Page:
The Big Shift:  The Big Shift occurs when the school and its leader must change the way they operate in order to create sustainable excellence.    This often happens when a few of the founding staff who feel essential to the school’s identity move on.  In Gaston the Big Shift probably occurred when my co-founder moved up to start the high school.  As a leader I had to develop people and create systems rather than rely on individual talent.  Thankfully our leadership training has improved greatly and most new school leaders enter with this mindset.  Even with more enlightened leaders, the Big Shift will still occur in most schools when they come to a cross roads and realize a need to change something major such as curriculum, discipline, or staffing.

The Teenage School: The school is fully enrolled (like a teenager at his adult height after a growth spurt) but still operates like a start-up.   Perhaps one of the hardest evolutions  in my personal six year principal project was moving from intimacy to detachment as we moved out of the founding years.  Even if I could turn something around through sheer force of will (which was increasingly unlikely as the school grew), my effort and energy could no longer be so directed after the founding years.

The Institution:  A full generation of teachers and students have moved through.  Some students and teachers follow the norms without question.   There’s a sense of calcification and the challenge as a leaders becomes:  How do I keep the place hungry?  How do I know what to preserve and what to blow up?

I’d love to know if these thoughts about the life cycle of a school and its leader resonate.  We hope to have some findings about our principals to share in February that will help create a slew of Dan Caesars.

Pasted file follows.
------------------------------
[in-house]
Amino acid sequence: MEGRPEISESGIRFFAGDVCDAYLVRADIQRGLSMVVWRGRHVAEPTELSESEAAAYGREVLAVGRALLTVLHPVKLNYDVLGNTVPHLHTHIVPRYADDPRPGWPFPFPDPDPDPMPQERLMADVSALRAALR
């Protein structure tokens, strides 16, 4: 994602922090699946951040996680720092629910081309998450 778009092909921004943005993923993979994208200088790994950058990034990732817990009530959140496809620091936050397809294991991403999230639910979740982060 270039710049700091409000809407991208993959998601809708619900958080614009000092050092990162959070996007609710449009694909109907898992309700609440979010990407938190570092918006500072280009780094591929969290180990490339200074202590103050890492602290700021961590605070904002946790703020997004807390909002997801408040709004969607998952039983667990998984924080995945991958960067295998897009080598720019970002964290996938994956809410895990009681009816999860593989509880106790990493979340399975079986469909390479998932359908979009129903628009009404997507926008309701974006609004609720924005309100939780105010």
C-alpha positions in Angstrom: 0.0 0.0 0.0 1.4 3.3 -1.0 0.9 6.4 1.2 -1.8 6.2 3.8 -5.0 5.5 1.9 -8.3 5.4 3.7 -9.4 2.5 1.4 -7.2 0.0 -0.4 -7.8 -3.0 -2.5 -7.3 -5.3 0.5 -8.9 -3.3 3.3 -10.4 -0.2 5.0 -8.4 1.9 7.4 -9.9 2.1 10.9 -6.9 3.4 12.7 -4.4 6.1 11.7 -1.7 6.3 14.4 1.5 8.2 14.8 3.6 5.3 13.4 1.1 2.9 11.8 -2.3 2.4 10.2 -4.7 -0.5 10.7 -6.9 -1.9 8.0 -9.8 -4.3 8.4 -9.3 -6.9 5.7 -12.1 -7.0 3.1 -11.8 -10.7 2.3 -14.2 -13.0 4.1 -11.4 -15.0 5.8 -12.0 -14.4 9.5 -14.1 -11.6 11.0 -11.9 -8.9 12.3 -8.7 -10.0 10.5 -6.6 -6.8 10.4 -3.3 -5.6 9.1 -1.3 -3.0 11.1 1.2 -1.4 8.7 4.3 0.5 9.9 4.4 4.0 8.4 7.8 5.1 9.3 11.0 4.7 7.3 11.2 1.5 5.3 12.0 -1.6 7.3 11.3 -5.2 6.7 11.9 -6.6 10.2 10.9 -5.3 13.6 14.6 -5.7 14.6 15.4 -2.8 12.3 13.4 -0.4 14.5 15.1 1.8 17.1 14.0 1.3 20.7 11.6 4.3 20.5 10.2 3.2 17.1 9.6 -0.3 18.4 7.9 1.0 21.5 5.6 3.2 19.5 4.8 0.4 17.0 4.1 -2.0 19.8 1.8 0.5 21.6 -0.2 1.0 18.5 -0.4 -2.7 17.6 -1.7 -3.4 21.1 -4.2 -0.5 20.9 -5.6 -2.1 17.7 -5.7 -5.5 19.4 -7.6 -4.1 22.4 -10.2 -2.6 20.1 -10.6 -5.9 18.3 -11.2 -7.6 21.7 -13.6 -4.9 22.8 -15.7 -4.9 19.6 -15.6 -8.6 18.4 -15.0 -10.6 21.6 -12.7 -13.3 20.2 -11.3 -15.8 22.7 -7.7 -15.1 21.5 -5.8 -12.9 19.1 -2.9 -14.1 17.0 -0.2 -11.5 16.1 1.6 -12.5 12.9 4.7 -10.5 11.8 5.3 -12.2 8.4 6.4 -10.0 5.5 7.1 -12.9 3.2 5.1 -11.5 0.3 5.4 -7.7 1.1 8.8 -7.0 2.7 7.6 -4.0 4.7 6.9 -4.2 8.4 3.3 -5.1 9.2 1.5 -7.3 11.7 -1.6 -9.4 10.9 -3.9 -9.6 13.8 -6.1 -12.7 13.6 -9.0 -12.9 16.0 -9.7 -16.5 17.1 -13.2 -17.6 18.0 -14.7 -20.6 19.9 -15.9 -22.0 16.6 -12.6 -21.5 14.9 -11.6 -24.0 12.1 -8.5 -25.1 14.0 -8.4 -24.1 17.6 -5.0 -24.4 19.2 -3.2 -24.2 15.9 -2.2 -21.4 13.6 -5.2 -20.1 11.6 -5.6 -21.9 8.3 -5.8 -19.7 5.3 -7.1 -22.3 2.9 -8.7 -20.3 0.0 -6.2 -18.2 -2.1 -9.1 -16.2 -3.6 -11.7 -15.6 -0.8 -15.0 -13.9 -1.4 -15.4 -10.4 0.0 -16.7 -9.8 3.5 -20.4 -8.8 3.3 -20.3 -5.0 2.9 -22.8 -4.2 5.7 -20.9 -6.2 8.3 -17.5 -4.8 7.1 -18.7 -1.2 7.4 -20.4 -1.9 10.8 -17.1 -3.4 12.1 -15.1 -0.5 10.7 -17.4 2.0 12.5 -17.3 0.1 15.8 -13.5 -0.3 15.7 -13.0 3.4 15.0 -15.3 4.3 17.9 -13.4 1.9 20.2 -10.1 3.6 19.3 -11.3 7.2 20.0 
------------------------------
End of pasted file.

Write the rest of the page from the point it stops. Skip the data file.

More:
7 Responses to “The Six Year Principal Project (an ongoing series)”

  1. Michael Goldstein Says:

    Yes. This resonates.

  2. Remainders: After living school reform, suggesting new tactics | GothamSchools Says:

    […] burn out in high-intensity charter schools, just like teachers. (Mr. Dolan via Mike […]

  3. Online Education in America » Blog Archive » Remainders: After living school reform, suggesting new tactics Says:

    […] burn out in high-intensity charter schools, just like teachers. (Mr. Dolan via Mike […]

  4. Eli Says:


  5. Ed Fuller Says:

    I have been doing research in this area for the past five years and one reason for the extraordinary high turnover is the working conditions of principals–some of which you have touched upon. But, in a survey of principals, principals actually said the relationship with their immediate supervisor was the key working condition. KIPP school principals are lucky in that their immediate supervisors have been KIPP principals. In public schools, the immediate supervisor rarely has been a principal in anything other than a high-performing school. So, they don’t know how to assist the principal in a low-performing school.But much more work needs to be done in the area. But I can tell you from my research that helping principals through Vital Smarts can make some difference, but it is unlikely to double the life span of a principal because the issues addressed are only a subset of the issues that cause principals to quit.

  6. strongschoolcultureCG Says:

    It’s amazing and sad to know that many charter school principals don’t always last. As a founding team member of a charter school, the founding process I know is extremely stressful. Working a job and trying to complete a charter is no easy task. Especially if your not single.

    Even when you start up and the school is finally running – you realize it’s not running the way you had planned or hoped for. So now you’re spending long nights trying to make sure you’re setting up systems correctly, having board and staff meetings, helping struggling teachers, helping struggling students and more. All the while, having longer days and a longer year than a district public school.

    If possible, one thing that should be considered in the process mapping is the strength of the charter school board. If the board is strong and provides strong leadership and guidance, they should be able to notice principal burn out and look for ways to support the principal with training, good compensation, and a support team. However if the board is weak, it makes the principals job twice as hard and may lead to principals bowing out earlier than anticipated.